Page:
The amygdalae, a pair of small almond-shaped regions deep in the brain, help regulate emotion and encode memoriesespecially when it comes to more emotional remembrances. Now, new research from Emory University suggests that direct stimulation of the amygdala via deep brain stimulation electrodes can enhance a persons recognition of images seen the day before, leading to the possibility of potential DBS treatment for patients with memory-related disorders.
The amygdala and memory
The amygdala may be best known as the part of the brain that drives the so-called fight or flight response. While it is often associated with the bodys fear and stress responses, it also plays a pivotal role in memory.
One role we are very familiar with, when it comes to the amygdala and memory, is that of emotional salience, says Jon T. Willie, M.D., Ph.D., neurosurgeon and director of the laboratory for behavioral neuromodulation at Emory University in Atlanta. If you have an emotional experience, the amygdala seems to tag that memory in such a way so that it is better remembered.
Stimulating memory, but not emotion
Challenges of DBS as a treatment
Recommended Reading: Why Do I Get Brain Freezes So Easily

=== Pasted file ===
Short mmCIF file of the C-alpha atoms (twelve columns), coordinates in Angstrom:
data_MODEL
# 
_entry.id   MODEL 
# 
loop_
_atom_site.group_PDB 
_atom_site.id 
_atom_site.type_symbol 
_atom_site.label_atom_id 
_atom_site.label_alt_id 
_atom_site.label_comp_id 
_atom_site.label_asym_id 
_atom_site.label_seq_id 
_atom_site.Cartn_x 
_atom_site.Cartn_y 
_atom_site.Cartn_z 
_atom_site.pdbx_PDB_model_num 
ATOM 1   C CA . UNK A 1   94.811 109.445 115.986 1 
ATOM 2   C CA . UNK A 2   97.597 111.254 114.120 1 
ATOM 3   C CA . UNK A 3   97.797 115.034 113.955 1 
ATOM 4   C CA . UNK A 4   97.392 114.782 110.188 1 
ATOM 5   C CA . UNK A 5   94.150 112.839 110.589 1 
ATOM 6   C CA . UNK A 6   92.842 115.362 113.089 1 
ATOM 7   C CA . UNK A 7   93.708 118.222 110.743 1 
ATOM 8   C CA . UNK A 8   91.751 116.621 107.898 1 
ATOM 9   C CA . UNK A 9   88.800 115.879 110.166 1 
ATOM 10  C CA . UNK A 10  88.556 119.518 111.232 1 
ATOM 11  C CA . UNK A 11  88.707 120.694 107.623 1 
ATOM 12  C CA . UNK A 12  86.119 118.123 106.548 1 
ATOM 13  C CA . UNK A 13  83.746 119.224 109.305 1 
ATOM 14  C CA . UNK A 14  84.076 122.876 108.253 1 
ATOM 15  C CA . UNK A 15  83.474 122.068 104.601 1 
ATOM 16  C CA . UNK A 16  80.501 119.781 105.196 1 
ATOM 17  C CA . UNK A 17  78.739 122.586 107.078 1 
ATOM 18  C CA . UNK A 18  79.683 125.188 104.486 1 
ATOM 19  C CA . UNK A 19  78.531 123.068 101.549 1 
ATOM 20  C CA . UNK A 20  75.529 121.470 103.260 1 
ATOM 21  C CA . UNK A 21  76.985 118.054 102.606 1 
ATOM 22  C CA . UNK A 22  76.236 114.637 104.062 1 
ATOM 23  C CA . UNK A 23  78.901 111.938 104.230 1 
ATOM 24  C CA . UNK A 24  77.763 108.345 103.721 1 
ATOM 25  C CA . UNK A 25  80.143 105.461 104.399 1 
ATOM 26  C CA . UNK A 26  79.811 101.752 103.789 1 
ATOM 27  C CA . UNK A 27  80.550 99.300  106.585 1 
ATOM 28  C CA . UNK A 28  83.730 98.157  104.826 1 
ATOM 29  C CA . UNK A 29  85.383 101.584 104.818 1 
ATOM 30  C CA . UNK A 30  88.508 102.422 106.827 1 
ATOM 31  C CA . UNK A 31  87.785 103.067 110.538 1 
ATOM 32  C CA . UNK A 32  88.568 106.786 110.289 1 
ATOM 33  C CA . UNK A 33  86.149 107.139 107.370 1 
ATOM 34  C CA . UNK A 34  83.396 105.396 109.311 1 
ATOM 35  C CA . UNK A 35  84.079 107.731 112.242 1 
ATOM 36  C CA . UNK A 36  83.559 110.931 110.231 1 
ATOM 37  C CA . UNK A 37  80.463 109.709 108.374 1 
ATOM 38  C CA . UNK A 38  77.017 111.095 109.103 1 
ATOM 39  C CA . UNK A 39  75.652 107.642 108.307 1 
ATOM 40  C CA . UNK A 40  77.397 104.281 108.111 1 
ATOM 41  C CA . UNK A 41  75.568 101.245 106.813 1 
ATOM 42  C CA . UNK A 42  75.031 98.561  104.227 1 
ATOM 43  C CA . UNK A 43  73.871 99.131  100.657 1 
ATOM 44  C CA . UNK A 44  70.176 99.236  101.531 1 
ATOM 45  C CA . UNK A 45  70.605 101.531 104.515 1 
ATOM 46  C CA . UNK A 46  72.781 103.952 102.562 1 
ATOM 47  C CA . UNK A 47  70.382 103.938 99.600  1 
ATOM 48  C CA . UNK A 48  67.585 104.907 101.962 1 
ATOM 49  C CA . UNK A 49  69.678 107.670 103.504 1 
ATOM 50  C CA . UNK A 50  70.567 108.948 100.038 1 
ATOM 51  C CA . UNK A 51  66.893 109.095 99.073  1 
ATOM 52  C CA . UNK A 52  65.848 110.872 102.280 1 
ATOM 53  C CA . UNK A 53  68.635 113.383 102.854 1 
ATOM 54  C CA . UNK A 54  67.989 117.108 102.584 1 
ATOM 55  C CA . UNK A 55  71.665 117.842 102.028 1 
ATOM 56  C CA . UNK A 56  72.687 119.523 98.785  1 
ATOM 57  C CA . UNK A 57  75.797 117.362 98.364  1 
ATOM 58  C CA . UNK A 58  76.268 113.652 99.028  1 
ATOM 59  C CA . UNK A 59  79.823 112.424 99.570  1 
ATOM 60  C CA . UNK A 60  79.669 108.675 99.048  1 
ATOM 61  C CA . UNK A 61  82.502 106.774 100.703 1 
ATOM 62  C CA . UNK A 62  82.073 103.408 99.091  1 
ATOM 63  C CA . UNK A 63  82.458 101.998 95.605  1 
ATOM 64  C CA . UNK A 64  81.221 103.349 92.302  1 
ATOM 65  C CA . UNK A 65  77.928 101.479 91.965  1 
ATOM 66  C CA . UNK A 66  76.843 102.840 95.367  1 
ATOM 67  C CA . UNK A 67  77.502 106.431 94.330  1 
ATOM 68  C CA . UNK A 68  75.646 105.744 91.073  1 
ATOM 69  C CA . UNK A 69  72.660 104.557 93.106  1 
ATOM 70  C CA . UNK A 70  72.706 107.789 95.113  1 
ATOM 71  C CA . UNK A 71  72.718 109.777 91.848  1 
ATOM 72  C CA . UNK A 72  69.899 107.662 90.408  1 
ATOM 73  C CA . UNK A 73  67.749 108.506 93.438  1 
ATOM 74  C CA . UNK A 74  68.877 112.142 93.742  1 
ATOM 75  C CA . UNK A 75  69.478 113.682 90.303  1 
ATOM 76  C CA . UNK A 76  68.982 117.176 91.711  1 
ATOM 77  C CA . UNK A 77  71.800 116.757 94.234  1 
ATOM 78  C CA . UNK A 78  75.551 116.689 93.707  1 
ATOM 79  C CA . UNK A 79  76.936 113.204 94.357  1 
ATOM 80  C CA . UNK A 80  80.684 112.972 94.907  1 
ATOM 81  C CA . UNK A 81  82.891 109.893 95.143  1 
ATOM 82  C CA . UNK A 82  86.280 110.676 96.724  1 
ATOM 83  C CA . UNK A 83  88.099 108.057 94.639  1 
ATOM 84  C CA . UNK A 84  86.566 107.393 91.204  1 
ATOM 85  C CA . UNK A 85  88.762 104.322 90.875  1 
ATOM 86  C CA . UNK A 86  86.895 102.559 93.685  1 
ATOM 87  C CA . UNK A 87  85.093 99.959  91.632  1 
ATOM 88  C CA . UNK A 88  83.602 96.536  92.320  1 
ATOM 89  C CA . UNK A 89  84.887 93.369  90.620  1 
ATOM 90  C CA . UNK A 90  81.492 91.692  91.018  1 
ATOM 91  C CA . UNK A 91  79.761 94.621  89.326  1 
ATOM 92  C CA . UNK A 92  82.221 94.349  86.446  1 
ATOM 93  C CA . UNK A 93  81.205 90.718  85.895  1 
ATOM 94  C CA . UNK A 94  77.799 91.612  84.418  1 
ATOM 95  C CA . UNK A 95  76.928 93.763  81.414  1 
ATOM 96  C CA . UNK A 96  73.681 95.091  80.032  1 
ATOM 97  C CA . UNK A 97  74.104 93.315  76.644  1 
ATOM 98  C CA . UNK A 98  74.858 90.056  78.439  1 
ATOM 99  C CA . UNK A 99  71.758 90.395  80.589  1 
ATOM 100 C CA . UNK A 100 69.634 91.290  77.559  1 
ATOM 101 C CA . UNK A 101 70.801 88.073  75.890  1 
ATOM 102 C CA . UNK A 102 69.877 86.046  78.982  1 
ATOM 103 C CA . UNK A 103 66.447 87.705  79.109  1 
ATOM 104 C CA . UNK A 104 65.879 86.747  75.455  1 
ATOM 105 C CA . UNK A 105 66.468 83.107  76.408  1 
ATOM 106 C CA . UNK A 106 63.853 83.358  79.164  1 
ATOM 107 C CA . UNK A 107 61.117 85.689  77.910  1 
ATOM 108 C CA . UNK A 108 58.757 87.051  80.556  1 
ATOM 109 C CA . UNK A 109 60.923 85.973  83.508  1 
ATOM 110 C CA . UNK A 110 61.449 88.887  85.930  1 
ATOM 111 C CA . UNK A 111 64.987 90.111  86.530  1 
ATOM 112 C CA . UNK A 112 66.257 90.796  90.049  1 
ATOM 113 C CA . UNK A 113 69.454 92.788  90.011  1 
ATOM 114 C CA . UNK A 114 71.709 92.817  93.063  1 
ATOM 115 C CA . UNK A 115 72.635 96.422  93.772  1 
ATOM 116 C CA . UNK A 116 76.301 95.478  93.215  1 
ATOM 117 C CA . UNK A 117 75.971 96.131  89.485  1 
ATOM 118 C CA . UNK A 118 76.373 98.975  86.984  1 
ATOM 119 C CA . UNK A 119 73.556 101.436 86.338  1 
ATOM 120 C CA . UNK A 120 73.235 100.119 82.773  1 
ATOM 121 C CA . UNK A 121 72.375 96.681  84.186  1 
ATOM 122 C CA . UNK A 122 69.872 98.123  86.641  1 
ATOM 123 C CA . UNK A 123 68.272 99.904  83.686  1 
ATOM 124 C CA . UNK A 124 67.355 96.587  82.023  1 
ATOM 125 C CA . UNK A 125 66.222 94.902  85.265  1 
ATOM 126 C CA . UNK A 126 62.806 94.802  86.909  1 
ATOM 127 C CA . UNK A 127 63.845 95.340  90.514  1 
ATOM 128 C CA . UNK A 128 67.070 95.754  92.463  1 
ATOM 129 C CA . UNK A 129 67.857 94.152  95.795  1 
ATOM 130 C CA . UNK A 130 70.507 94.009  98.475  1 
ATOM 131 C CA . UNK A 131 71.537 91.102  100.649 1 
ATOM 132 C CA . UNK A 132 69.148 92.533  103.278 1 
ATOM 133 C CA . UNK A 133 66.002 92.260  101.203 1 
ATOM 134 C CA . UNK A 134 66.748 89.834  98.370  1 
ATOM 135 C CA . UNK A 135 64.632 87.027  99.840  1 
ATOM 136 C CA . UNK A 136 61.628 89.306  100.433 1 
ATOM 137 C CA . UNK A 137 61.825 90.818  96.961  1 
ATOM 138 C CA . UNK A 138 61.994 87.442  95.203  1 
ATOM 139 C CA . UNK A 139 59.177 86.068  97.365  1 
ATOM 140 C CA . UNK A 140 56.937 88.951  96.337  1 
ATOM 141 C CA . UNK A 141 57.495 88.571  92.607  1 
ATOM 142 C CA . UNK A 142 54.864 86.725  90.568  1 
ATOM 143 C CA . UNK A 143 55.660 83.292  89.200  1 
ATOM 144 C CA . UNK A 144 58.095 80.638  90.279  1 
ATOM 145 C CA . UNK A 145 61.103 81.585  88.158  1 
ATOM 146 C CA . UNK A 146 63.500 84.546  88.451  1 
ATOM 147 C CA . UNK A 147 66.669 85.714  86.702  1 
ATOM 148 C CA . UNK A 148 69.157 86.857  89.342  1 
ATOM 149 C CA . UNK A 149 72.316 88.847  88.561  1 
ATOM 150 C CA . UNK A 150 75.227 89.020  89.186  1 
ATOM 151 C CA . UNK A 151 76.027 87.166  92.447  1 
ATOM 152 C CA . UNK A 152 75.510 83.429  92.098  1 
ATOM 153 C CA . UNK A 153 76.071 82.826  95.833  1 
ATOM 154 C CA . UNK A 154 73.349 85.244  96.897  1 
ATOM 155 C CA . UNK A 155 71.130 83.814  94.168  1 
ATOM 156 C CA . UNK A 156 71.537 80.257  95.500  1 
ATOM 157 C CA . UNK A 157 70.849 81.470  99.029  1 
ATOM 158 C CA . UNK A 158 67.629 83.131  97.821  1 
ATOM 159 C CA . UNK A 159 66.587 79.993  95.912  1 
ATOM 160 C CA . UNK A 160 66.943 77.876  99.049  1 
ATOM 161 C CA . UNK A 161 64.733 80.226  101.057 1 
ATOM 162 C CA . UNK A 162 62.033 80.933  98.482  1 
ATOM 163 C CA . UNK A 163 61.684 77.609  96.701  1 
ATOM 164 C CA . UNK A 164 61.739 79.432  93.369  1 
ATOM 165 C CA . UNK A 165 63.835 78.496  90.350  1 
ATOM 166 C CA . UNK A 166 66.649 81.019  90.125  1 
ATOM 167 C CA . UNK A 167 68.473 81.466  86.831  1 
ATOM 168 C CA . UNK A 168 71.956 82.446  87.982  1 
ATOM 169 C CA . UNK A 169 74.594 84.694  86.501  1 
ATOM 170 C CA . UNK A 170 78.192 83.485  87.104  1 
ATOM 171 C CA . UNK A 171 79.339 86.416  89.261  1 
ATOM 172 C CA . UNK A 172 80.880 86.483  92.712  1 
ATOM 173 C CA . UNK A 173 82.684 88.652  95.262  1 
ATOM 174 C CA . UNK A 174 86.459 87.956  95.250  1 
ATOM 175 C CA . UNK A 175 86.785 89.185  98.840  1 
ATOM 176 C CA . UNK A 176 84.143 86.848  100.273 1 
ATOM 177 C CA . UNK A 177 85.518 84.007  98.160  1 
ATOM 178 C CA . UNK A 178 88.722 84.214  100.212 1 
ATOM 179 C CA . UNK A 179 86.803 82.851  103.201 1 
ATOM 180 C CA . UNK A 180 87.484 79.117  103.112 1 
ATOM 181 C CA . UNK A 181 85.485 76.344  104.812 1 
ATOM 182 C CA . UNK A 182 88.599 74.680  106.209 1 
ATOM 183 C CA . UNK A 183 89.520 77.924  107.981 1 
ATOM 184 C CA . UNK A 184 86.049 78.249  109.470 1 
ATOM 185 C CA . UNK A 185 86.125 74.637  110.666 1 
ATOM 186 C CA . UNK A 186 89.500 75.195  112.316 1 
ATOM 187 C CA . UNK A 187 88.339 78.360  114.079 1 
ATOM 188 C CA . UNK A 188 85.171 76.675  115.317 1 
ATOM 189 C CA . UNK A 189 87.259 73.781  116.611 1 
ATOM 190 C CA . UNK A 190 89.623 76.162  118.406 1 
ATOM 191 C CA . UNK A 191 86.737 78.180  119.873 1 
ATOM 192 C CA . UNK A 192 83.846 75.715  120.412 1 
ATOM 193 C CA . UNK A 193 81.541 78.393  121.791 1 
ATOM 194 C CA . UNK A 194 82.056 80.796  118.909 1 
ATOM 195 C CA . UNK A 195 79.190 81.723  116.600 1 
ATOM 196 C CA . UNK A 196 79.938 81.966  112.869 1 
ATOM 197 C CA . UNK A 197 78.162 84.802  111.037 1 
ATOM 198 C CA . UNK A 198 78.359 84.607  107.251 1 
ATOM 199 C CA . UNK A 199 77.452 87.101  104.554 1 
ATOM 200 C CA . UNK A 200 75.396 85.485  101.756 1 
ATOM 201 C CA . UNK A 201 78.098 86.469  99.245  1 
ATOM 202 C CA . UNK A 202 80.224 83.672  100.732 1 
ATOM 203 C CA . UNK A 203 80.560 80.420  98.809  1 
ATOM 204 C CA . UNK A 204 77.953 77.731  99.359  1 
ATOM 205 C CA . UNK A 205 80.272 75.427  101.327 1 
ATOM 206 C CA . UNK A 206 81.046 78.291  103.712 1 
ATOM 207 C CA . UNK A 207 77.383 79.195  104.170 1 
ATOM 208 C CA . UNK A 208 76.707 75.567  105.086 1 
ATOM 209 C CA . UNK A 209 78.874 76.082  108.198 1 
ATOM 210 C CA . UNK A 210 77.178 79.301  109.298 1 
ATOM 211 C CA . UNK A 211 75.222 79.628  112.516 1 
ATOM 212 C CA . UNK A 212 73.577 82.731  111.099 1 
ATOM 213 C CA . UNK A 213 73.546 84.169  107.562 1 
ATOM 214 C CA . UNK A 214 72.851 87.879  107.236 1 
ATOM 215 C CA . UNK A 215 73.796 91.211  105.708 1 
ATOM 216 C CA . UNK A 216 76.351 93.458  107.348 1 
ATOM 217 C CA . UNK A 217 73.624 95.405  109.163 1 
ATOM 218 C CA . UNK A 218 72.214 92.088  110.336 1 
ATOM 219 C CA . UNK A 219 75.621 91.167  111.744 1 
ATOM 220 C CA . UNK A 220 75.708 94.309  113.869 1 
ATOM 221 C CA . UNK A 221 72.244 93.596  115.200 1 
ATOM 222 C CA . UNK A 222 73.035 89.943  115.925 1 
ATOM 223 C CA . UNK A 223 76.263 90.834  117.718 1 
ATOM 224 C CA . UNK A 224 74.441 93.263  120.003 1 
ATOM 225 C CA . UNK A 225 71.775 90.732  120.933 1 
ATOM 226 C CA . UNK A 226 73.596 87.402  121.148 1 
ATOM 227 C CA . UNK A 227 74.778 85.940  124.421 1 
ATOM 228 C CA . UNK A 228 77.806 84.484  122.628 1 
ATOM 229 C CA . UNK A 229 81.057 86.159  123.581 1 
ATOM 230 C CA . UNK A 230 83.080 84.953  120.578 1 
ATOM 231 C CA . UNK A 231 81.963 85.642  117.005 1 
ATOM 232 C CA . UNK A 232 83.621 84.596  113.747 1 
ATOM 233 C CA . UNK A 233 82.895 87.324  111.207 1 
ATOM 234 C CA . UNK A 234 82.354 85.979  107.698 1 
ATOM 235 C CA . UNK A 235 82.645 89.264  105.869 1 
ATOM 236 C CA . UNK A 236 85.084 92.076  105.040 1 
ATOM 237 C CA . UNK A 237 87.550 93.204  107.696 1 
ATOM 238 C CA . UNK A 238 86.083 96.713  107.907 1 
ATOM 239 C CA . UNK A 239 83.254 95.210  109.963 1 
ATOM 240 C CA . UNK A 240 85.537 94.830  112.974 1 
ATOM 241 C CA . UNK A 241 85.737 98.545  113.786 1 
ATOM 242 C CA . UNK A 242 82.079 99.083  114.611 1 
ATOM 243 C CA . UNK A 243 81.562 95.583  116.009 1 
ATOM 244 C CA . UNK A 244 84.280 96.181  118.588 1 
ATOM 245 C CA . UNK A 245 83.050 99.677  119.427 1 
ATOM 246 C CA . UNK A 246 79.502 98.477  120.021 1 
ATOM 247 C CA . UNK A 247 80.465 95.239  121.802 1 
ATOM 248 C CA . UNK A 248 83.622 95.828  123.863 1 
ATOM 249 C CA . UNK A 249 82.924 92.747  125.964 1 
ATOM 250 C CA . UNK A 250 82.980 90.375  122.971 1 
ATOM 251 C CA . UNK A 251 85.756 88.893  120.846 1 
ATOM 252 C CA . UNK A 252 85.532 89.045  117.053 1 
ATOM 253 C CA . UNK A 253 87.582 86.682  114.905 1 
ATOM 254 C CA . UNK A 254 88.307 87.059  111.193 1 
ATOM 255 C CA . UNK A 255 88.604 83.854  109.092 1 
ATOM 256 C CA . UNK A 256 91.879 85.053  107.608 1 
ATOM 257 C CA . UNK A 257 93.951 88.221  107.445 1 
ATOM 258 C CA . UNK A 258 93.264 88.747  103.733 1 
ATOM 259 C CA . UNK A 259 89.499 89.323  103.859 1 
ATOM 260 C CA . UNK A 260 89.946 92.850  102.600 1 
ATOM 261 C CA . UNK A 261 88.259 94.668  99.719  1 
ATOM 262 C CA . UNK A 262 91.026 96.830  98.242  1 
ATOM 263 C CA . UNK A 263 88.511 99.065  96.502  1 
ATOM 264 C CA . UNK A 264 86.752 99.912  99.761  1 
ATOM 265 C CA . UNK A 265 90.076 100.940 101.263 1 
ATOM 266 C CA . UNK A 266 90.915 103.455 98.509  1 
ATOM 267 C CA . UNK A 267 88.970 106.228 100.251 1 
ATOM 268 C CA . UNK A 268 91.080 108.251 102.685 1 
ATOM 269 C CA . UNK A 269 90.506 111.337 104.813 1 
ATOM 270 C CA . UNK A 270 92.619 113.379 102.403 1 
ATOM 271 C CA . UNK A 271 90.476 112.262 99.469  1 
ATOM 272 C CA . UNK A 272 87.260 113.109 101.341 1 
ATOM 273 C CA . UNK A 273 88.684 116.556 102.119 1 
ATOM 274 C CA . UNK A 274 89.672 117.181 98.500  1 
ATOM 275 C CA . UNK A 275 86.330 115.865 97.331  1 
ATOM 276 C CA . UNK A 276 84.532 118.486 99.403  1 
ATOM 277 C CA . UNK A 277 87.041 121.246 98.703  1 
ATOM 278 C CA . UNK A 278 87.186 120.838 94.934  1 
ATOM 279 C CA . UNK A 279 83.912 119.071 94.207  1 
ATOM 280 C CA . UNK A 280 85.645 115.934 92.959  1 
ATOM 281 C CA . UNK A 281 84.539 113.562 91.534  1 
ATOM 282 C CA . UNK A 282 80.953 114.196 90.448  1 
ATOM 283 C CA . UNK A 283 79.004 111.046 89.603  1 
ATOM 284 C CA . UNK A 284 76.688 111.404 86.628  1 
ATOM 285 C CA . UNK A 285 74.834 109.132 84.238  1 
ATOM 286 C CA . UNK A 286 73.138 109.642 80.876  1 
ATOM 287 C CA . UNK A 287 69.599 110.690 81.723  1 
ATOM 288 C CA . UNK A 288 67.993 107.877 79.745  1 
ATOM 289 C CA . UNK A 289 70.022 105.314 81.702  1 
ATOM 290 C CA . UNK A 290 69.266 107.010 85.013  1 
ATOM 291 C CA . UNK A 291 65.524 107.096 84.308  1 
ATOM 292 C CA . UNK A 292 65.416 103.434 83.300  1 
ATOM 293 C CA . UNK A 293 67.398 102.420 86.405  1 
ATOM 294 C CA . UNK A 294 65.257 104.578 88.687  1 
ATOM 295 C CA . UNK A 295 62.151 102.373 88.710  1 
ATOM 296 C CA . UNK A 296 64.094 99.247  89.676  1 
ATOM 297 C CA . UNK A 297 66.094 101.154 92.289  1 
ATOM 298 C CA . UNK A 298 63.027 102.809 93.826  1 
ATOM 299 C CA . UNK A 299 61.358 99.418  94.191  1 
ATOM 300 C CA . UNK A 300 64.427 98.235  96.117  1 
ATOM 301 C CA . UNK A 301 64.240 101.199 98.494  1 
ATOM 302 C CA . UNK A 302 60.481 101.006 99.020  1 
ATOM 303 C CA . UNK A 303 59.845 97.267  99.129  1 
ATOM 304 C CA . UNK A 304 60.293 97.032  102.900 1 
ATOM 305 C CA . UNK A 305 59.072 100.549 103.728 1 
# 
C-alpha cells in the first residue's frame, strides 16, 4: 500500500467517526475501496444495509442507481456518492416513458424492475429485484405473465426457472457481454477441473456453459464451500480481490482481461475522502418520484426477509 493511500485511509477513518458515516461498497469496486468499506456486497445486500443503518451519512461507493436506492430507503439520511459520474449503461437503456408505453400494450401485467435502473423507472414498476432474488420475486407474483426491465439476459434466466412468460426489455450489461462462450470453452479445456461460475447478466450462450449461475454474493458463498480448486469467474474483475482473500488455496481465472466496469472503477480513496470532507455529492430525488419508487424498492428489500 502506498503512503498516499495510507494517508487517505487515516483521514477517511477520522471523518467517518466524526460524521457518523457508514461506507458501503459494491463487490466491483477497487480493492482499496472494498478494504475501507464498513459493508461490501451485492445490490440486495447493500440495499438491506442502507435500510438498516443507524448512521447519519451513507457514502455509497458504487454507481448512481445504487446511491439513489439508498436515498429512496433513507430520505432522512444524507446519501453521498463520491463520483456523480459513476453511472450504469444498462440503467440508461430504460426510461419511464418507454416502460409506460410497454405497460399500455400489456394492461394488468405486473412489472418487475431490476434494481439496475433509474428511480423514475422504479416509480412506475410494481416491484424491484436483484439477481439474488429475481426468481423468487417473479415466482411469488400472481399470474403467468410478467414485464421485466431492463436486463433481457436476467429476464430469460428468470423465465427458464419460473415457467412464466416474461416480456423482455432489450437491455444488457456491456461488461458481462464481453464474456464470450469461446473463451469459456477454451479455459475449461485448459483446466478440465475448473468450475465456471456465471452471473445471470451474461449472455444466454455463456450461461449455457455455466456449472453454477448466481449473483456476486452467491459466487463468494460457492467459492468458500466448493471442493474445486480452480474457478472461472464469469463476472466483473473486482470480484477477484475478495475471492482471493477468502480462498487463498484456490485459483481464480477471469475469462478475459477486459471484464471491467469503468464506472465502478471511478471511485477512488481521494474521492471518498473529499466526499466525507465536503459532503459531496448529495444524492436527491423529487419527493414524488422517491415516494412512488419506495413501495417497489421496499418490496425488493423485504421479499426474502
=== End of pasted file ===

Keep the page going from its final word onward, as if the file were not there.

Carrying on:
The Cerebellum And Prefrontal Cortex
Although the hippocampus seems to be more of a processing area for explicit memories, you could still lose it and be able to create implicit memories , thanks to your cerebellum. For example, one classical conditioning experiment is to accustom subjects to blink when they are given a puff of air. When researchers damaged the cerebellums of rabbits, they discovered that the rabbits were not able to learn the conditioned eye-blink response .
Other researchers have used brain scans, including positron emission tomography scans, to learn how people process and retain information. From these studies, it seems the prefrontal cortex is involved. In one study, participants had to complete two different tasks: either looking for the letter a in words or categorizing a noun as either living or non-living . Participants were then asked which words they had previously seen. Recall was much better for the semantic task than for the perceptual task. According to PET scans, there was much more activation in the left inferior prefrontal cortex in the semantic task. In another study, encoding was associated with left frontal activity, while retrieval of information was associated with the right frontal region .
Which Part Of The Brain Deals With Emotions
Now, you know what parts of the brain deal with thinking and memory. Lets have a quick look at the part that is responsible for emotions.
All positive and negative emotions, and spontaneous feelings think excitement and sadness, are being processed in the limbic system.
The limbic system control your emotions and interacts with other parts of the brain.
In the same time, another part of the brain called amygdala handles emotional reactions such as love, hate, and sexual desire.
With centuries of research, the human brain remains the biggest mystery in the world. It is the most complex part of the body that controls movement, sight, and thinking.